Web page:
By Hillary Miller September 25, 2017
The Opportunity by Design Initiative was launched in 2013. A product of the Carnegie Corporation of New York (CCNY), the initiative was created to encourage the adoption of personalized eLearning and other innovative practices in high-poverty areas.
Recently, RAND Corporation released a report detailing the performance of the initiative’s first two years in practice. The report is part of a five-year summative evaluation of the program’s success.
The Opportunity by Design Initiative funded the launch of a network of small high schools of choice. RAND’s study focuses on ten of these Opportunity by Design schools.
The curriculum and learning experience of the schools were to be fundamentally based on ten design principles. Of the principles outlined by the initiative, three of them are defined as “ObD Power Principles.” These are:
The study included classroom observations, parent and student focus groups, and a sample of artifacts from each school. Researchers also conducted interviews with teachers, principals, and district staff.
JoEllen Lynch is the executive director of Springpoint Partners in School Design, an independent nonprofit that provides technical support and assistance to the ObD Schools.
“These results are very preliminary, but they do provide a valuable assessment of what is going on at the classroom level, including daily challenges and possible solutions,” Lynch said. “This will inform our work, and we hope, provide lessons for the field as more and more schools employ these types of approaches.”
The report found a number of promising results. The implementation of the design principles was strong across the schools. In fact, the implementation improved over the two years of the study. This was especially true of the Personalized Learning and Prioritizing Mastery principles.
Data and information from Springpoint was widely used to help identify and spread best practices. This method of aligning the school systems could help facilitate and capitalize on innovation throughout the network of schools.
The RAND study found that Cohort II schools (which started in 2015-2016) were able to successfully build on the foundations and adapt to the challenges experienced by Cohort I schools (which opened the previous year). For example, Cohort II teachers reported fewer obstacles to adopting personalized instructional and mastery-based teaching practices.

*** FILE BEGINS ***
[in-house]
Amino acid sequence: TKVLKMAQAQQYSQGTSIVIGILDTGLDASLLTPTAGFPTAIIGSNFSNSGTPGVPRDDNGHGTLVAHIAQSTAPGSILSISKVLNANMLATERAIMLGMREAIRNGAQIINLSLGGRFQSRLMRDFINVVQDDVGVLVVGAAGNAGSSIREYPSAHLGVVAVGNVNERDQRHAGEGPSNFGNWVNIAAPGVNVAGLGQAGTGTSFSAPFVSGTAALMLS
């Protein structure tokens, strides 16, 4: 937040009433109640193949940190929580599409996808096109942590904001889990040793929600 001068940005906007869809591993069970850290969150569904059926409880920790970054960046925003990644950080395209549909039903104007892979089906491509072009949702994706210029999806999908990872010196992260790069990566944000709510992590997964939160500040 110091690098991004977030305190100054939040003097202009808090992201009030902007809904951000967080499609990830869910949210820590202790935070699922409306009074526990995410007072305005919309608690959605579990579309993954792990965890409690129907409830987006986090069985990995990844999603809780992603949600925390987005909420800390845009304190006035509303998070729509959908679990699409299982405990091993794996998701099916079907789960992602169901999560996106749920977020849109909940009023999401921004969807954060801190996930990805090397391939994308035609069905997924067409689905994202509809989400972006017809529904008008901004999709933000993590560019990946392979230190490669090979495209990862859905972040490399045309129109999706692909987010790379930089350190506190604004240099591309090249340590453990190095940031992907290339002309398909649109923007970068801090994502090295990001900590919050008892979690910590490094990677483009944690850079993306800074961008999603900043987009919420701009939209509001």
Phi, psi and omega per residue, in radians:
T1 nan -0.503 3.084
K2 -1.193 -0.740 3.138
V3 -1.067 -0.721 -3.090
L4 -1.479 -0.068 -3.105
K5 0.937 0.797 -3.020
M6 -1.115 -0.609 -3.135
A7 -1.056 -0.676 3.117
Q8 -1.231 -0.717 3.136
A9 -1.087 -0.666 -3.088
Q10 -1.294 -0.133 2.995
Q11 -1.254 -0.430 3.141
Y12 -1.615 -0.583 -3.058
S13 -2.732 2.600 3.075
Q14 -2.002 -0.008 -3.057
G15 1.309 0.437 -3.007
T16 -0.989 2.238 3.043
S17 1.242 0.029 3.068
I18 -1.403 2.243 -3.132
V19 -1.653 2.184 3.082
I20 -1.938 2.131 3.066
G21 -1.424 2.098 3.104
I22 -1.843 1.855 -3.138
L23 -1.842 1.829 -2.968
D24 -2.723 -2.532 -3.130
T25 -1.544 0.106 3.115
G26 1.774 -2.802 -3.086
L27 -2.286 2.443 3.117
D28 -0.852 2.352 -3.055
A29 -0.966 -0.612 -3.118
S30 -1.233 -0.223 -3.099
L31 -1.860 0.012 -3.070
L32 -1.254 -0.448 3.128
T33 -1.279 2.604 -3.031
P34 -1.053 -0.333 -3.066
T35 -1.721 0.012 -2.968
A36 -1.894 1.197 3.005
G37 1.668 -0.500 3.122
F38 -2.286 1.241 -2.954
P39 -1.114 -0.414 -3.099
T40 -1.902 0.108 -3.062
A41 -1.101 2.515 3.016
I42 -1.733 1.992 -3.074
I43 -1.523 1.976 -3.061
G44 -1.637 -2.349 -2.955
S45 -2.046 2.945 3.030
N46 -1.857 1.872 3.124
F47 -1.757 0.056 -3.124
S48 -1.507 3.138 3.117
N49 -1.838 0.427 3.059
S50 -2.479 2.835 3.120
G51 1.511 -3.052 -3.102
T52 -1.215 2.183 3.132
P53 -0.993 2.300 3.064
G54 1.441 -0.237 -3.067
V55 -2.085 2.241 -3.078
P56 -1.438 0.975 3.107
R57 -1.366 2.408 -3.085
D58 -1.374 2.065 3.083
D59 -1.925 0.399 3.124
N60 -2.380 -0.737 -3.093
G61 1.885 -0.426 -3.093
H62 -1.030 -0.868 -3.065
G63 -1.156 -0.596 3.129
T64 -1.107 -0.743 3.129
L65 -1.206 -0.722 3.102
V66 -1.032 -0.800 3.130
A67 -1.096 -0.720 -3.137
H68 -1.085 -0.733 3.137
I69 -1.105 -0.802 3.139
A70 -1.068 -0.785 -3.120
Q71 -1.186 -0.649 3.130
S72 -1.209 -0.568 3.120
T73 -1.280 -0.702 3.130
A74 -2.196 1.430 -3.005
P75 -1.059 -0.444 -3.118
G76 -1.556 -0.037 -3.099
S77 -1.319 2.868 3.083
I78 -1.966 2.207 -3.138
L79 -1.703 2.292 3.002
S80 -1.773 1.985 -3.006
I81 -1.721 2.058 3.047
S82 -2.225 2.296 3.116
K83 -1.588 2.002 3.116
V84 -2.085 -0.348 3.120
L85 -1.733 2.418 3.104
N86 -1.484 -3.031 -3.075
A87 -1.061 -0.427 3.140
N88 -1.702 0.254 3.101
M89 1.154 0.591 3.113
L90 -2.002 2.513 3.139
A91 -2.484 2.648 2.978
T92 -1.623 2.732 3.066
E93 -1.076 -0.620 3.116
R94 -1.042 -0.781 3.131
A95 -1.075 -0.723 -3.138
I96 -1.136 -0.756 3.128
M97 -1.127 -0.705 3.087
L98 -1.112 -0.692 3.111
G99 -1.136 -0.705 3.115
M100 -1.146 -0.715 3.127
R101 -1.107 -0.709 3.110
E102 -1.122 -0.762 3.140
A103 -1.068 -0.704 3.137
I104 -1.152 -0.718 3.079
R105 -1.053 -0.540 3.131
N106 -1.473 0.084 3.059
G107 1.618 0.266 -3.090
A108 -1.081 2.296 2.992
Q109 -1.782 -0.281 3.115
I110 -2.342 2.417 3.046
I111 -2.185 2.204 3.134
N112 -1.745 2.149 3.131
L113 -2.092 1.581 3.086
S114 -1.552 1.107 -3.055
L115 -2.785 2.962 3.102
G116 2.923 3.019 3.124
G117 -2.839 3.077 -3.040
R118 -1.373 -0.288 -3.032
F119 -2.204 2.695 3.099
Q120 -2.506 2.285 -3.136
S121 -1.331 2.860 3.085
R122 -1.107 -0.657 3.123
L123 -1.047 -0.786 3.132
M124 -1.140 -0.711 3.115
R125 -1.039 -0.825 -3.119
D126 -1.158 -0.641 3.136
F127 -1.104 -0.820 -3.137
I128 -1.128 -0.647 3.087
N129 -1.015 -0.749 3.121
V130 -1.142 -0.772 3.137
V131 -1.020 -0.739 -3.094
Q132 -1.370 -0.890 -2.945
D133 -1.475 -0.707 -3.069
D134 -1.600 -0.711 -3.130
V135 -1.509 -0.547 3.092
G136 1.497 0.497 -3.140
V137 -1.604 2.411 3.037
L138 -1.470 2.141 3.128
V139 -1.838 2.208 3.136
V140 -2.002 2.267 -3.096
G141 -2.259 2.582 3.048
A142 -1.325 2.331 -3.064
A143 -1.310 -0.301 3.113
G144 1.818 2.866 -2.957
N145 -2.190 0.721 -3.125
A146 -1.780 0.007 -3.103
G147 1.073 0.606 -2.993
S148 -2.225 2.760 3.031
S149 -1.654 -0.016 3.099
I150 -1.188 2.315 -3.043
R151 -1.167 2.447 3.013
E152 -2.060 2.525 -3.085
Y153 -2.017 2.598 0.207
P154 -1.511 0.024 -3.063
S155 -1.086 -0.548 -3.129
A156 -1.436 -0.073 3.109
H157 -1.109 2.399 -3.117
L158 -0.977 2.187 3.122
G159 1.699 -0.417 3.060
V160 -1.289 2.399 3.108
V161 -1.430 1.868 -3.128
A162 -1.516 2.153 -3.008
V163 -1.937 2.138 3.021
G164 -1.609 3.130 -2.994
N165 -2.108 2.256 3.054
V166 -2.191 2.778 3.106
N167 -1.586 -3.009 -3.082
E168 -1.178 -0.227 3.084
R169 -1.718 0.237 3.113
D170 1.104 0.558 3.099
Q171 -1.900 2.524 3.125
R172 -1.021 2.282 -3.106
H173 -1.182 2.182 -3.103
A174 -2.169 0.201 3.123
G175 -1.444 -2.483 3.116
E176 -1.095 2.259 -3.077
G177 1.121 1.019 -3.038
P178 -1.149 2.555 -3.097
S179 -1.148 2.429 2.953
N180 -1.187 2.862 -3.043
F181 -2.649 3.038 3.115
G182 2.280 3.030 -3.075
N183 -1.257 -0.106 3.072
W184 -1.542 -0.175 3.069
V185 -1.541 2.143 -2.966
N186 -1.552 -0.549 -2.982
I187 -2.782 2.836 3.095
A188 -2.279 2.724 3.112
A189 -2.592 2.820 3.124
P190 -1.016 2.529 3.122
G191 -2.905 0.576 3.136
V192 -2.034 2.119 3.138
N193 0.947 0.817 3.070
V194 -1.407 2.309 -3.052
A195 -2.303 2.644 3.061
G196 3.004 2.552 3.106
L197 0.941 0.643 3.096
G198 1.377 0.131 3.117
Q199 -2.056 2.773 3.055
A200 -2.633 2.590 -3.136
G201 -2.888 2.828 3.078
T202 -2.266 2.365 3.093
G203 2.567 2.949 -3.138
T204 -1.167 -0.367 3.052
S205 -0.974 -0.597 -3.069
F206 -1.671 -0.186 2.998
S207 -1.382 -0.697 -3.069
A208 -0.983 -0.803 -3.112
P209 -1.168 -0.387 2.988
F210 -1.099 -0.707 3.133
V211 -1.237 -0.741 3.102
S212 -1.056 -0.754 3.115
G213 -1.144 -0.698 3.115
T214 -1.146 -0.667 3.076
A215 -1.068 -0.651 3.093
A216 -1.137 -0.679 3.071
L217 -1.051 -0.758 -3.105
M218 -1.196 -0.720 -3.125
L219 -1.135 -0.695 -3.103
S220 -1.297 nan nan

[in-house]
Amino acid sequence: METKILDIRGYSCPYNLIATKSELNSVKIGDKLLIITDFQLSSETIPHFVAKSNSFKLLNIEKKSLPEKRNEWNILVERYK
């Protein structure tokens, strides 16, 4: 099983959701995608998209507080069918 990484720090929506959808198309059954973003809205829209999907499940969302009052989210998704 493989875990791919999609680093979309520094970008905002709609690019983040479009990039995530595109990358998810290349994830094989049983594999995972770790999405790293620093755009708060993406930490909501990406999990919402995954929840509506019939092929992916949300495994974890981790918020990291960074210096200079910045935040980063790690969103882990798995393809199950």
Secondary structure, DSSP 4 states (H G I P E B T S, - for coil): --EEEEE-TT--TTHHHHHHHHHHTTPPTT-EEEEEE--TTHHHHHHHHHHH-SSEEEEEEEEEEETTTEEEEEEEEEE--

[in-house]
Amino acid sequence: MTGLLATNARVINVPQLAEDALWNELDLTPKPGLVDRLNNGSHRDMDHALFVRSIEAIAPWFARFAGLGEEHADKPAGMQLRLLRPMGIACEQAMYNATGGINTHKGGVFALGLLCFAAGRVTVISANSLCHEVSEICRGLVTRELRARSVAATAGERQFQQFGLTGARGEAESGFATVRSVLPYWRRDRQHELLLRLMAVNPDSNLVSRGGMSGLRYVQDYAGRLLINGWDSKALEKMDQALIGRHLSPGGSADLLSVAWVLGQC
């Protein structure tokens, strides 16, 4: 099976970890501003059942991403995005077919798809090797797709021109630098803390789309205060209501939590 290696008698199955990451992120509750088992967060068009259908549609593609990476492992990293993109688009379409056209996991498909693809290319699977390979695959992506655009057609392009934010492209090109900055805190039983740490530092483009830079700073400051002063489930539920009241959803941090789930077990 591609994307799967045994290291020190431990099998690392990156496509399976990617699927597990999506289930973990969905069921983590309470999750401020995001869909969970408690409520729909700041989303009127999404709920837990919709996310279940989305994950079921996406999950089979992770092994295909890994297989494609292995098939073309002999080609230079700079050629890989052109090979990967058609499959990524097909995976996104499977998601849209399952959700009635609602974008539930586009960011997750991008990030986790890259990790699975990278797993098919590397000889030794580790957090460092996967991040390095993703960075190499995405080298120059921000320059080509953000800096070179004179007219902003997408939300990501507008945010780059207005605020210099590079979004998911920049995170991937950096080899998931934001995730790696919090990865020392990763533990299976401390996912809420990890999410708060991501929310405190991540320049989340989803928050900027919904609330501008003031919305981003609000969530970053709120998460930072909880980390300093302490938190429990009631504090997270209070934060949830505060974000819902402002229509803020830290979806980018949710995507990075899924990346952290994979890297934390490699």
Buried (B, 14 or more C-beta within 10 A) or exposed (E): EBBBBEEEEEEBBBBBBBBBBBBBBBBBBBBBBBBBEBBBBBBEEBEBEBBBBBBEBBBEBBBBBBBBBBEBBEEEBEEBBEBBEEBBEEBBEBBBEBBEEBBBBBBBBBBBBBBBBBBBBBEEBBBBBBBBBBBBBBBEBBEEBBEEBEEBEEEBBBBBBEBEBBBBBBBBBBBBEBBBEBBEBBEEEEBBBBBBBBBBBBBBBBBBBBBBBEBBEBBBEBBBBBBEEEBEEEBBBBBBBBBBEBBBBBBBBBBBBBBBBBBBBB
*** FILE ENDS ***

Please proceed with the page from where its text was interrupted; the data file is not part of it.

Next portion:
The Opportunity by Design schools faced a number of unique obstacles as a result of their innovative model.
“There’s a pretty steep learning curve when you’re adjusting your practice to teach in a more innovative, tech-based environment,” said Laura S. Hamilton, an associate director of RAND Education and one of the study’s authors. “We need to be thinking about whether teachers have the training, support, and time they need to implement these models and use these tools.”
Teachers often valued the autonomy to create their own course material. However, many felt they had too little time and support from the district to effectively complete the task. Similarly, teachers lacked consistent access to meaningful data that would have allowed them to further personalize their teaching material.
A significant number of teachers also felt constrained by external pressures to meet benchmarks. As a result, some students were forced to move through the material at a designated pace, regardless of mastery.
Despite the setbacks and obstacles, many remain optimistic about the potential of educational technology to continue to increase student mastery and improve personalized learning.
“Overall, we’re encouraged that these schools’ grassroots efforts have gotten as much traction as RAND describes, despite a lack of off-the-shelf tools and the challenges associated with being one of the first out of the gate,” JoEllen Lynch said. “This is a nascent initiative, but we feel that there is a strong foundation to build upon.”
The full report is available for free download from the RAND Corporation website.